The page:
ECB preview Waiting for the impact of the easing measures

Investment Research — General Market Conditions
4 November 2014
ECB preview
Waiting for the impact of the easing measures
We expect the ECB to remain in wait-and-see mode at the meeting in November and we
believe the tone will be more dovish compared to the latest meeting in October, when
Mario Draghi signalled that QE in sovereign bonds is not just around the corner, see ECB
meeting: QE in sovereign bonds not just around the corner, 2 October 2014.
The dovish stance should follow as the pressure on the ECB increased during October:
actual inflation has only increased slightly despite significant base effects from last year’s
decline, inflation expectations have declined further, growth momentum has weakened
and market turmoil has been a concern (see more below). We believe Draghi will be less
defensive and will thus be interpreted as more dovish, although the ECB is still waiting
for the economic impact of the measures announced in June and September.
Draghi is likely to put a lot of focus on the Covered Bond Purchase Programme (CBPP)
at the meeting on Thursday. The ECB has so far conducted secondary market purchases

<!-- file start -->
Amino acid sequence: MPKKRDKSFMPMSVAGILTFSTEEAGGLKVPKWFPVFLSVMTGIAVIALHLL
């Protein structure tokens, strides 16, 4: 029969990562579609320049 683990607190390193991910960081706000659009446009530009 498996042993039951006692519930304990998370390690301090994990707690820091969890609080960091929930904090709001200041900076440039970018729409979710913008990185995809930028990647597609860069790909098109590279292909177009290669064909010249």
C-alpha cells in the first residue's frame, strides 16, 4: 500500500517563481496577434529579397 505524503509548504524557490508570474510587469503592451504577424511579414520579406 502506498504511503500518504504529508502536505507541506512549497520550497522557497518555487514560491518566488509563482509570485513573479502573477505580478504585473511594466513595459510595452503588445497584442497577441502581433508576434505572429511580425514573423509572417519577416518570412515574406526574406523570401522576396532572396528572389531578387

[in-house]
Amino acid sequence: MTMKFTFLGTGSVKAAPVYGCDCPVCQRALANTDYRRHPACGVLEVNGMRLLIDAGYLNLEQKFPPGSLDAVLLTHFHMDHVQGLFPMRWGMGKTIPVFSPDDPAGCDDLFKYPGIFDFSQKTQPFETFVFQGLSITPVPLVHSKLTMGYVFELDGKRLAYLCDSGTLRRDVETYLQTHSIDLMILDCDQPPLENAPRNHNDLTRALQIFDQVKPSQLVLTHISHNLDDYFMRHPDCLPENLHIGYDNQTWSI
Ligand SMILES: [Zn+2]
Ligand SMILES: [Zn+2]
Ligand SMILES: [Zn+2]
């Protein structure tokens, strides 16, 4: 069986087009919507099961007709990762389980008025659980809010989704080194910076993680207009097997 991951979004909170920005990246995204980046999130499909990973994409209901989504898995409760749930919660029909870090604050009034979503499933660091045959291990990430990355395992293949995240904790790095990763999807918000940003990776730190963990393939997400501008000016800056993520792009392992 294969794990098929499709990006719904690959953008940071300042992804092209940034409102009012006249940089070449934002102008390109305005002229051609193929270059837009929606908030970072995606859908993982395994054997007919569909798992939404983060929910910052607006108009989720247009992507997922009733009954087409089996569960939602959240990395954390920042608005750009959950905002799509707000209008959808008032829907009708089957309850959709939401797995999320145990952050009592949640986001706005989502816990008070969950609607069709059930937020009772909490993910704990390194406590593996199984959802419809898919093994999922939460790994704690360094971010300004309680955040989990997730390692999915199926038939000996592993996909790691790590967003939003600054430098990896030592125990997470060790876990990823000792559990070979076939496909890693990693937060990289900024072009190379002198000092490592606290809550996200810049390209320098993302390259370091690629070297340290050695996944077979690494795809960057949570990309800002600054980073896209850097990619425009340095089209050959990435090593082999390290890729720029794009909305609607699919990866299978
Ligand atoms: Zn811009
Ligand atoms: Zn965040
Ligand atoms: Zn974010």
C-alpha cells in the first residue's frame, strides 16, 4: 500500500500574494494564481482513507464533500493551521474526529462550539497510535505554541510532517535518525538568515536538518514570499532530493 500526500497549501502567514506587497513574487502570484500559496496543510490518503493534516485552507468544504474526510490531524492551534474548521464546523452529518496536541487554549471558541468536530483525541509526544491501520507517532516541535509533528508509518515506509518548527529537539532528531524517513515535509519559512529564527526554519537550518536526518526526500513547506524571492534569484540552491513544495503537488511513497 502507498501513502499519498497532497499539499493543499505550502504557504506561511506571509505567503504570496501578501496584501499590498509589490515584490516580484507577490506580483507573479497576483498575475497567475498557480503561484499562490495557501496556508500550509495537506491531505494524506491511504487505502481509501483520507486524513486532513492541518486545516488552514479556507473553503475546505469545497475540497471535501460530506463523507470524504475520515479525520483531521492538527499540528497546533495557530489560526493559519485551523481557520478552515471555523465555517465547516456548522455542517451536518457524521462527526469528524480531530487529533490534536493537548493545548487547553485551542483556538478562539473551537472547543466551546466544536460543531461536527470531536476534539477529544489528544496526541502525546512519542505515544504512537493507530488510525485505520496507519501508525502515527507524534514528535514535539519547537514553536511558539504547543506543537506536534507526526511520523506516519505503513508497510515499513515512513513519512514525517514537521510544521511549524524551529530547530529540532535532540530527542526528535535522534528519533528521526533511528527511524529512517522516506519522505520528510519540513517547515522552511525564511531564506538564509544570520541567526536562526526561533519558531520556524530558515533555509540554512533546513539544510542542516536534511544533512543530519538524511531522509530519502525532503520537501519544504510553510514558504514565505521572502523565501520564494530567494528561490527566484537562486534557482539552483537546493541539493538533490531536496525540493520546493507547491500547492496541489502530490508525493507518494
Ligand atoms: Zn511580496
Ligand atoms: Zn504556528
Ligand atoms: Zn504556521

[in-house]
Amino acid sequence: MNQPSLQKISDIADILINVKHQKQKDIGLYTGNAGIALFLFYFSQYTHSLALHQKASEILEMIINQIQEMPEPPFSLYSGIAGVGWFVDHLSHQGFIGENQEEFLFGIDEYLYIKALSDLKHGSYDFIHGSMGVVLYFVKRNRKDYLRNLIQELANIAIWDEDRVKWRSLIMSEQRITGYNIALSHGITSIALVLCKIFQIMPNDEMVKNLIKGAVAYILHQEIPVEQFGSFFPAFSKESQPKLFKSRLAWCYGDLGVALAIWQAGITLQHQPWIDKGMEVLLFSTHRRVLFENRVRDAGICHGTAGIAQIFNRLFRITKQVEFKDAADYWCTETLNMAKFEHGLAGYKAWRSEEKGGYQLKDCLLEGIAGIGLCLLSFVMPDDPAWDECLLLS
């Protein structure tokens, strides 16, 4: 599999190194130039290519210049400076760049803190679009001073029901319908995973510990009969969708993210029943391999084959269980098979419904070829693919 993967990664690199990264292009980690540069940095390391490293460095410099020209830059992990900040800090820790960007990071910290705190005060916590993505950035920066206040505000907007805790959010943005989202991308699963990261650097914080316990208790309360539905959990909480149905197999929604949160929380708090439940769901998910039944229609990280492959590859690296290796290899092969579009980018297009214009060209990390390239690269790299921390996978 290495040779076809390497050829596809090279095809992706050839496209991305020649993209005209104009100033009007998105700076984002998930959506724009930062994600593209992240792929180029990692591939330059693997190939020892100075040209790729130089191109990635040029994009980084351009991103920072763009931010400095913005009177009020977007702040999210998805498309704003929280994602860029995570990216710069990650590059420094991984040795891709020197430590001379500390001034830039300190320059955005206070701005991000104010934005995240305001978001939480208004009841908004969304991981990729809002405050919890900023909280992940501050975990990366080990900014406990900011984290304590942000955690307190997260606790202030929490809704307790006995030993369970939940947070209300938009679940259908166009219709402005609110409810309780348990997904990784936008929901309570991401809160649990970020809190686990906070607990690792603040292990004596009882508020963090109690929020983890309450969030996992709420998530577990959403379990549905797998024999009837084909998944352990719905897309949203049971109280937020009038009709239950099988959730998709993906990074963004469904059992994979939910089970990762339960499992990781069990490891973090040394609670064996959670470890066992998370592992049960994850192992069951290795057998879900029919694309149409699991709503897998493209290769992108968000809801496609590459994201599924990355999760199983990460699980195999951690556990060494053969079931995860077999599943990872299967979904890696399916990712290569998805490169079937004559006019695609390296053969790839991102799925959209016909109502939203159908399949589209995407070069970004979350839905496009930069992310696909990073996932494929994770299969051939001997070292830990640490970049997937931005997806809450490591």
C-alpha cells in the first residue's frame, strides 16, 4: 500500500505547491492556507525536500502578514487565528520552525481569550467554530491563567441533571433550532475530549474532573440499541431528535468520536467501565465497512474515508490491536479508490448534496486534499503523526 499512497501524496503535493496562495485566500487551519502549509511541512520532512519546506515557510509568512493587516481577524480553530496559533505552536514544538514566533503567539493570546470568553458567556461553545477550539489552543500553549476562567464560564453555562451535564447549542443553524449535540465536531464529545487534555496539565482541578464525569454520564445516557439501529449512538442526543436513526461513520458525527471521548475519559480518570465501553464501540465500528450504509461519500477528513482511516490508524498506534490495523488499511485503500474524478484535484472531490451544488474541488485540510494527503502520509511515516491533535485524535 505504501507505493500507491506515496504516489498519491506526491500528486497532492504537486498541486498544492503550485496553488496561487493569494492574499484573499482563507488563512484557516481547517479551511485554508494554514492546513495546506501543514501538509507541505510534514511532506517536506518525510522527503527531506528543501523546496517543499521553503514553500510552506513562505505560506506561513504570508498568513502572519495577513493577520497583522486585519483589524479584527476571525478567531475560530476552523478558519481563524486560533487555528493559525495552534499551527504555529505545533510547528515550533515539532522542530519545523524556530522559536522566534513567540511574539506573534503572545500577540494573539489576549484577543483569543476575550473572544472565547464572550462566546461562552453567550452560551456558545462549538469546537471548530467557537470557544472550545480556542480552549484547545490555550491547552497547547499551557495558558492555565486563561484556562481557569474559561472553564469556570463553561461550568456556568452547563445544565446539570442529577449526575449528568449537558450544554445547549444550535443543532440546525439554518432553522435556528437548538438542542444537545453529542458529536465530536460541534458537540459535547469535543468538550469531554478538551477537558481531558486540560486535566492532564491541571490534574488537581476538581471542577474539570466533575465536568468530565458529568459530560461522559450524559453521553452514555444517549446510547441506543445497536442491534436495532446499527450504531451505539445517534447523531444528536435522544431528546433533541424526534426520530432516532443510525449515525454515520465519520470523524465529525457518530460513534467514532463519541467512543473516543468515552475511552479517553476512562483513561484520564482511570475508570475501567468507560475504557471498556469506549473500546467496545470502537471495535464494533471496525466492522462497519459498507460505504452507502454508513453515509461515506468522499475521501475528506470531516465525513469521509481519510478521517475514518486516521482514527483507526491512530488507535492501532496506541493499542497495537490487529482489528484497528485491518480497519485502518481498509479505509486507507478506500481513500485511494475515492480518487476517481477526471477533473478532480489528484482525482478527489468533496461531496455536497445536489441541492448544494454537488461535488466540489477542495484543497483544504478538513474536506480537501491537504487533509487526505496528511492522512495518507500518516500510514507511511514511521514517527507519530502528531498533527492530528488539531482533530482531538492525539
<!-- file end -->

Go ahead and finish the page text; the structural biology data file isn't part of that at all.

of EUR4.8bn in just eight trading days and has thus maintained a high run-rate
throughout the period. This should give the CBPP programme credibility and hence be
positive for the markets while it buys Draghi some more time .
Overall it is our expectation that the ECB will keep its powder dry, even though there are
arguments for more easing. In terms of policy rates, Draghi has repeated that the ECB has
reached the lower bound on rates and technical adjustments should no longer be possible
after the latest cut in September.
Concerning non-standard measures aimed at boosting the balance sheet, we expect the
ECB to remain in wait-and-see mode at least until it has the results of December’s
TLTRO auction. The Governing Council seems determined to obtain a sizeable impact on
the balance sheet in order to get inflation back at 2% but there is still an element of
‘passive provision’ in the monetary policy, as the TLTRO depends on banks’ demand for
liquidity.
Regarding QE in sovereign bonds, there is a clear opposition from the Bundesbank and in
our view the fact that the ECB introduced negative rates and dug deep into the toolbox of
unconventional measures suggests that the bar for broad-based QE is high and that some
members doubt the effectiveness of this. Draghi has also said that QE is most effective if
it is concentrated on activities close to the credit easing components of the financial assets